Under Section 7 of the ECR’97, the DOE has the power to regulate (through giving an environment clearance certificate) an industry or any project of government or any development activities that can harm the environment. The environmental clearance process of this law is very important to prevent the devastating pollution of the environment. Ironically, one of the environmental jurisprudence fundamentals and procedural concepts that is the concept of no harm principle in the decision-making process were not found by the ECR’97. During this process, preventative measures are being taken to protect the environment. This is in accordance with the principle of preventive action. Unfortunately, there are troubling flaws in this preventive monitoring, which has been categorized through four categories e.g. because of their environmental effects, shipbreaking and assembling batteries should be categorized as Red rather than Orange-B, and public toilets should be categorized as Orange-A rather than Orange-B.
The discharge of liquid waste and gaseous pollution has been set to a limited standard under section 12, ensuring that the environment is not affected by excessive emissions of liquid waste or gases. The Stockholm Declaration addresses the establishment of standards under principle 23. So, principle 23 is represented in this legislation.

The Environment Court Act, 2000

Unfortunately, owing to some inbuilt and functional restrictions, the Environment Court Act of 2000 was unable to meet the need for sustainable development. And, while the aims of established environmental courts for speedy trials of environmental violations and other issues but environmental jurisprudence’s fundamental and procedural concepts, such as the concept of no harm principle, the precautionary principle, the principle of sustainable development, and the principle of participation in the decision-making process, were not recognized by the ECA in 2000.

The Forest Act, 1927

As the forest Act 1972 is the mother law of forest conservation in that case it has a wide extent of application and implementation. But the most frustrating part of this law is that this act is not concerned about conservation of the forest whether it is more interested in how to generate income throughout the forest produce, leviable timber and other forest products, and how to transit Which makes the law very weak in terms of the legal framework of the environment.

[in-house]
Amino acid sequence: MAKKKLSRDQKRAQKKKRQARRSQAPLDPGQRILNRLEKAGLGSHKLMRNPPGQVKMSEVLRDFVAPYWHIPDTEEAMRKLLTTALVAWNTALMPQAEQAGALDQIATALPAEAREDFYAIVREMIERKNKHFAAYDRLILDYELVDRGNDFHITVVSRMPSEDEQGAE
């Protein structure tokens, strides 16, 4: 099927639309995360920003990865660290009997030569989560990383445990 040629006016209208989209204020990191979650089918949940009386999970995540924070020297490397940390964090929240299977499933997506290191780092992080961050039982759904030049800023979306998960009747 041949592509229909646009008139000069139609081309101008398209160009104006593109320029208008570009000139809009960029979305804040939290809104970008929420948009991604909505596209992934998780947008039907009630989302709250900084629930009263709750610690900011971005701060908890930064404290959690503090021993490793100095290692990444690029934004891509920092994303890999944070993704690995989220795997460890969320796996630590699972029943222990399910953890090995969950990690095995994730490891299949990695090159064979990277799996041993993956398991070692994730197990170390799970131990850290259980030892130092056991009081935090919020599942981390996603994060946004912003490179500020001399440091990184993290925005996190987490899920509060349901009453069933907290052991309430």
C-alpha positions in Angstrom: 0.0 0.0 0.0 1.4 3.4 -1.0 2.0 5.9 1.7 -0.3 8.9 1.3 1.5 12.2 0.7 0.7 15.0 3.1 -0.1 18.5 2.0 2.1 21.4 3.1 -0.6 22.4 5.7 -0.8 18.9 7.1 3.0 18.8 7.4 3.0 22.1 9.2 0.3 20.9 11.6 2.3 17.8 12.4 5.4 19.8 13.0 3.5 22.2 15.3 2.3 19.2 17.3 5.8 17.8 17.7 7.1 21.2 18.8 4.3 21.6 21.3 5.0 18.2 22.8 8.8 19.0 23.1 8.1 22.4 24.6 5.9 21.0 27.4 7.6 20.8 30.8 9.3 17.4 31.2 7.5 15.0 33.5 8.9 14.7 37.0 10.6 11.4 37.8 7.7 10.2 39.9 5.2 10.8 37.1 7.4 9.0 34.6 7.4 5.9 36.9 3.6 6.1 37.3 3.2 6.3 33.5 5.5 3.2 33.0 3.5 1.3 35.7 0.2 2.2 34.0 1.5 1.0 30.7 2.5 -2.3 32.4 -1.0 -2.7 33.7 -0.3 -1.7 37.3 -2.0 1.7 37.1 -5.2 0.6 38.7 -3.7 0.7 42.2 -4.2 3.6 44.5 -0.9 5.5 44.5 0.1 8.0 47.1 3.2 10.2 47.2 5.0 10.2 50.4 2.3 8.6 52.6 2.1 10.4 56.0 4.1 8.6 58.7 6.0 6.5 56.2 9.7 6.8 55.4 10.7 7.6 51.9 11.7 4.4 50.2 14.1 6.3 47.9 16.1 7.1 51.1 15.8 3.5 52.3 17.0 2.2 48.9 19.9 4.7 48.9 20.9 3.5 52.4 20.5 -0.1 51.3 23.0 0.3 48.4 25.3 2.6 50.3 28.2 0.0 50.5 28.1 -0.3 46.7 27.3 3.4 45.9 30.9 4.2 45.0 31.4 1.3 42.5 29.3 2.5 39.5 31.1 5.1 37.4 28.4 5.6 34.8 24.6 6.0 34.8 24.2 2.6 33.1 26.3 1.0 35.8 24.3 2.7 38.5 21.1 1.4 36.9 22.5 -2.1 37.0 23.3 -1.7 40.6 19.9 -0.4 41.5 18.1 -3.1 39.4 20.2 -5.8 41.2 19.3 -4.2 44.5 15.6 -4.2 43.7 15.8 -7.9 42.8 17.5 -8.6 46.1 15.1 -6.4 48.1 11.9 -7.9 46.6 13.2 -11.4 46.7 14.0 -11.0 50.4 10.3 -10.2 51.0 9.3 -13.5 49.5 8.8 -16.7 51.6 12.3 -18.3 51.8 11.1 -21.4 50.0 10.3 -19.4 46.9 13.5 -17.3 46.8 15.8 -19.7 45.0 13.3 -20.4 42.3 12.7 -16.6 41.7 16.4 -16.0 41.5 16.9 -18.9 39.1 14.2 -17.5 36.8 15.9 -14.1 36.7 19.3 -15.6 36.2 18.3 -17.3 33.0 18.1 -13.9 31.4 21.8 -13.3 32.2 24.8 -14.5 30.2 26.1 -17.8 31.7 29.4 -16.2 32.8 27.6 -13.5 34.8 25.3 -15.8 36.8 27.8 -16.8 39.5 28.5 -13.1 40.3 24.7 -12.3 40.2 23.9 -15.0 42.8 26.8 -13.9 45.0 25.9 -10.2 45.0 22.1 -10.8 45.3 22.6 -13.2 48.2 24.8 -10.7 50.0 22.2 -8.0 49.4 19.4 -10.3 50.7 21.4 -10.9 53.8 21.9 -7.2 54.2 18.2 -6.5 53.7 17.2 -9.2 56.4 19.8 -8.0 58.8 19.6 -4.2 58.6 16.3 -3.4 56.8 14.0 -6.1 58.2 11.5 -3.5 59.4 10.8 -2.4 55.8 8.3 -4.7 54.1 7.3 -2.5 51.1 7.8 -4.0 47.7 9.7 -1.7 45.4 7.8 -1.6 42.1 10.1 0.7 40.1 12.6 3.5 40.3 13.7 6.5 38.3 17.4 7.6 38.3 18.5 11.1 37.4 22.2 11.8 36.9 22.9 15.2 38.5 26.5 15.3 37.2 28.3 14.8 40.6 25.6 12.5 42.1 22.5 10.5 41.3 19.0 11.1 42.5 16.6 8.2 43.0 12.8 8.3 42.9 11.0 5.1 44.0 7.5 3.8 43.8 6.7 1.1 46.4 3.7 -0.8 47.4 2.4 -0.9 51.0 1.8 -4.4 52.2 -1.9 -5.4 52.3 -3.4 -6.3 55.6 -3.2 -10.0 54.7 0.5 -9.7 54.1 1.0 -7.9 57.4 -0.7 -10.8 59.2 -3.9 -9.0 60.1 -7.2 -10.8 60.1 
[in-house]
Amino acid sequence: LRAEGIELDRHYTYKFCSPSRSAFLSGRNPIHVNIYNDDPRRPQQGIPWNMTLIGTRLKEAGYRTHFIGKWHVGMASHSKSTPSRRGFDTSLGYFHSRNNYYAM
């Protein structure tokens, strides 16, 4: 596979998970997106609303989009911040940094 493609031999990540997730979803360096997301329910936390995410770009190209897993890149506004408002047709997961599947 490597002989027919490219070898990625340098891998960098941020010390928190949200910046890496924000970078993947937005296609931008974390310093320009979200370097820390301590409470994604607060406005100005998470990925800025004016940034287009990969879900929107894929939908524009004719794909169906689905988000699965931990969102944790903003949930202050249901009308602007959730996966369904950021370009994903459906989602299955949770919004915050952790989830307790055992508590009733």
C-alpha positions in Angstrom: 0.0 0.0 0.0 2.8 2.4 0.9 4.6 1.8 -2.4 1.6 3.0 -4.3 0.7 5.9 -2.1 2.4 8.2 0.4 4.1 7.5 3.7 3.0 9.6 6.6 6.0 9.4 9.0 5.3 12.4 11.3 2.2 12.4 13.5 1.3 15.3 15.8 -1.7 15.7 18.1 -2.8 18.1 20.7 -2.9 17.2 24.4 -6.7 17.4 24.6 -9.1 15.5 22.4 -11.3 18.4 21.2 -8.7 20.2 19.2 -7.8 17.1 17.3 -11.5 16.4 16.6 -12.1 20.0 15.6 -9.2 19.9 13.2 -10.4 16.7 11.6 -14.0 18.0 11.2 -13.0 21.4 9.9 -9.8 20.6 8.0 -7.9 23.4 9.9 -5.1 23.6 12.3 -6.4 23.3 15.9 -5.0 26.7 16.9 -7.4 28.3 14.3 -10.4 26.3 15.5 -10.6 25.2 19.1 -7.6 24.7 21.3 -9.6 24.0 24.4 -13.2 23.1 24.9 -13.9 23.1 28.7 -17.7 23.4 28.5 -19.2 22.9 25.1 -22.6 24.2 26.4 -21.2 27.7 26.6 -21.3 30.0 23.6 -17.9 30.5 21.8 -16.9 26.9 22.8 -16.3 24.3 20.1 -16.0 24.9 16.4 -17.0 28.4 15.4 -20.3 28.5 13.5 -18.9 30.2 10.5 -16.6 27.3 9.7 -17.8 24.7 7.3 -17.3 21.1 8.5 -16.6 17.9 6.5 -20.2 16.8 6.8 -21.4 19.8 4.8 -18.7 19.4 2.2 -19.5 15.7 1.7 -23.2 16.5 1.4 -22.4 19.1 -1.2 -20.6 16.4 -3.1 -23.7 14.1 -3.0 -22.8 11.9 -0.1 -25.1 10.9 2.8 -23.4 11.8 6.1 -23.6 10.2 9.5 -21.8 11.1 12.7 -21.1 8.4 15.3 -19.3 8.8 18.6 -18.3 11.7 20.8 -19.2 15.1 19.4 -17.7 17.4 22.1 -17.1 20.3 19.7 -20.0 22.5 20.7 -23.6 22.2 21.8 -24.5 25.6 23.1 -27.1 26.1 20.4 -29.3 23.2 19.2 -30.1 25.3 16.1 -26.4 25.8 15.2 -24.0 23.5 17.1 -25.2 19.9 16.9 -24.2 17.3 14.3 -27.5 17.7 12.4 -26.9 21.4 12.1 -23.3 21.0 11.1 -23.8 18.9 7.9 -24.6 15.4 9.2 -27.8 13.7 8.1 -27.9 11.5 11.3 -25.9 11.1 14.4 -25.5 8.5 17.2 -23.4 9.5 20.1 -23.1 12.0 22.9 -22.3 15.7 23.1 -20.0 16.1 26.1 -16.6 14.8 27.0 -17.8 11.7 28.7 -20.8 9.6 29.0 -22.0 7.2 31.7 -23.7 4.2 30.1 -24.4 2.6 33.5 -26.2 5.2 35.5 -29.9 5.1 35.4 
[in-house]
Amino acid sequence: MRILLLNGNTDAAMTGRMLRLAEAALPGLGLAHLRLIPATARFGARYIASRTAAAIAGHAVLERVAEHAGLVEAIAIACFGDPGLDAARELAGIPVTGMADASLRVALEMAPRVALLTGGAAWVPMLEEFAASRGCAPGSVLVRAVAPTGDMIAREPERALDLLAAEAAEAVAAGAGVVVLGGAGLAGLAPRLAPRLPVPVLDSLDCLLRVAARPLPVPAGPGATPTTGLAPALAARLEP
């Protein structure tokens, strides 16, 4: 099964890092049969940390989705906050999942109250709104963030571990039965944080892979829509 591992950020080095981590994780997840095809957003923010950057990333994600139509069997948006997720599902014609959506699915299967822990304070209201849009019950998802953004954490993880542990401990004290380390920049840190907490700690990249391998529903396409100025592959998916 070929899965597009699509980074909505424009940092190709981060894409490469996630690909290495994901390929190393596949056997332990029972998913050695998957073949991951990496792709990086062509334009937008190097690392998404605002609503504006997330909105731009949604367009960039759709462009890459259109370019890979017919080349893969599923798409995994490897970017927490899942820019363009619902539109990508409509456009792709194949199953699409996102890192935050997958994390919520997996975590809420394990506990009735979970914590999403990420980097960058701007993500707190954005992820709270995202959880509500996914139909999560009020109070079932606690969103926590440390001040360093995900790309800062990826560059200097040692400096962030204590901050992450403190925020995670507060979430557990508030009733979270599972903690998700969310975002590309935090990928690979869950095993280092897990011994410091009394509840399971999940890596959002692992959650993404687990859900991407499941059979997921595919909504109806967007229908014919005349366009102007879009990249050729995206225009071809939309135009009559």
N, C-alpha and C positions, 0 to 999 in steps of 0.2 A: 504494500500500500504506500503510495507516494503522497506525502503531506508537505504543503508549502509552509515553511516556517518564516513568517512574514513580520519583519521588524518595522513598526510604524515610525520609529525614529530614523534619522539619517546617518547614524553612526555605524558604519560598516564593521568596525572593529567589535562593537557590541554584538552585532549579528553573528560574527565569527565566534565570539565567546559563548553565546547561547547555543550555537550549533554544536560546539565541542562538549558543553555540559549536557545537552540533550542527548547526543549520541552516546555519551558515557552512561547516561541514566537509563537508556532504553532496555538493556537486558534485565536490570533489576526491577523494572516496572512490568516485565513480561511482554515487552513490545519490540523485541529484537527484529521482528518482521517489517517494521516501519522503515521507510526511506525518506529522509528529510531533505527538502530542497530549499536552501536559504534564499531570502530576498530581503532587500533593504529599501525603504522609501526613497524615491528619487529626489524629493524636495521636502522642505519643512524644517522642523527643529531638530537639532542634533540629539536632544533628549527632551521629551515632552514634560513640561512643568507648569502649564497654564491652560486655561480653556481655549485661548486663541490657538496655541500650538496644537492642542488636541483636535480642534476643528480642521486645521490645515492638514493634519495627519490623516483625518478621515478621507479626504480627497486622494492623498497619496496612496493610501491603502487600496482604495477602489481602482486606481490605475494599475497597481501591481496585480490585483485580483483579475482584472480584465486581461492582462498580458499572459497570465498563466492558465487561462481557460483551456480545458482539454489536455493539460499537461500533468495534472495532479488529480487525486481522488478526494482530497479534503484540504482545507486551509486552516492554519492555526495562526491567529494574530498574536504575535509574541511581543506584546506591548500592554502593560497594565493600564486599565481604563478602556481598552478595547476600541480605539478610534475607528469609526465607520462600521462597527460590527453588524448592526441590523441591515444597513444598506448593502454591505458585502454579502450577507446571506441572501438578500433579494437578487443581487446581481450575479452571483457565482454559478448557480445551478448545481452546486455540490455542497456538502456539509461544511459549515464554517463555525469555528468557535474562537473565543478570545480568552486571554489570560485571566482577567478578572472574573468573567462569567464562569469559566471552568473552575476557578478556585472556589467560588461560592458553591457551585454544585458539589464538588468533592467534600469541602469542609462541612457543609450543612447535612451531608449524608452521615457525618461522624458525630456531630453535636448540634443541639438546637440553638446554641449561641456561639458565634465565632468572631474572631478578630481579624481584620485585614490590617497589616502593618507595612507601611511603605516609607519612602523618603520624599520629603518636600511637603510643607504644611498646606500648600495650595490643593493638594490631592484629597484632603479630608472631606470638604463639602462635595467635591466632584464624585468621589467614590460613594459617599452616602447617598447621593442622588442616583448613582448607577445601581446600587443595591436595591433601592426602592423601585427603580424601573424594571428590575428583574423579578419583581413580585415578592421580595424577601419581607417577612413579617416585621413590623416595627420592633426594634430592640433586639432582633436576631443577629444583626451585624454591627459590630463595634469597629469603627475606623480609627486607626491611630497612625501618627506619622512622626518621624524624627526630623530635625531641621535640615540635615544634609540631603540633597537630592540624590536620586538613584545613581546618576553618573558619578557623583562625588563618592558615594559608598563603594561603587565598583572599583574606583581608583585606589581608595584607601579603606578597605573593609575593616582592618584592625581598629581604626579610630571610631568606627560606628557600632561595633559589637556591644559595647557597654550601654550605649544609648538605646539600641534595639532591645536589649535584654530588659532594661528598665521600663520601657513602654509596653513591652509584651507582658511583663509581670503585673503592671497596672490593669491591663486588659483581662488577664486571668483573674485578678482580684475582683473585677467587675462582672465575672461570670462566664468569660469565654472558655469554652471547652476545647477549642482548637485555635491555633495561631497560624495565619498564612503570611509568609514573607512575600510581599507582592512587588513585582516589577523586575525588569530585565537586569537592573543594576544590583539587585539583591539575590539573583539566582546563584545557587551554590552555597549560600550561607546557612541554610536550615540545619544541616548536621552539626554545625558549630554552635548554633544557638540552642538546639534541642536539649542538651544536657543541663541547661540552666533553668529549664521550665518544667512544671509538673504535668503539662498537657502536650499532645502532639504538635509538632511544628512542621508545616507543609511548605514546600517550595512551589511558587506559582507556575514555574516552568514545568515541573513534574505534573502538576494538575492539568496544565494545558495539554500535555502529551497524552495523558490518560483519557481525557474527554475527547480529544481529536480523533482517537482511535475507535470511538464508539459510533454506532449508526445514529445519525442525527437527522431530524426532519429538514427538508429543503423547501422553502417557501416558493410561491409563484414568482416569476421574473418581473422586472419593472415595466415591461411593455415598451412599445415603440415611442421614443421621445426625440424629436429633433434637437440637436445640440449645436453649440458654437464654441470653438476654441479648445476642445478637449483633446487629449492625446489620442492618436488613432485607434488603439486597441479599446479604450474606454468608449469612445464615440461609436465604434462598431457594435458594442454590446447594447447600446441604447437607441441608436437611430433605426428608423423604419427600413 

Under this Act, protective measures are being taken for the conservation of forest resources, which are implemented in those four types of forests. Then particularly, the implementation of the polluter pay principle is seen quite strongly. Because Section, 26 of the law states that offenses involving reserve forests carry tougher punishments, including imprisonment, confiscation of private forest produce, equipment, vehicles, and cattle, among other things, as well as the recovery of amounts equal to the forest destruction as compensation. Then, this law under section 28 shows the implementation of large-scale co-management (participatory approach to forest management) which is a reflection of the principle of co-management. Contrary nowhere in this law is there any application of the principle of the precautionary approach and the No Harm Principle.
Although Bangladesh’s government consciously participated in the evolution of global environmental protection as part of the Stockholm mandate and the Rio Declaration and committed all international law to be implemented in the legal framework. But even then, the legal framework of the existing environment in Bangladesh is very weak because the application of a few specific principles can be noticed here, especially the principle of preventive action, co-management, polluter pay, sustainable development. Although there is no direct application of sustainable development and the precautionary principle. The constitution of Bangladesh should properly implement at least some major guiding principles of international environmental law, like many other modern constitutions around the world, besides that, the recommendation is that Bangladesh reforms current environmental laws and adopt new legislation that incorporates these standards to adapt to the evolving circumstances of the international regime.

Sanjida Chowdhury
Student of Environmental Science and Management
North South University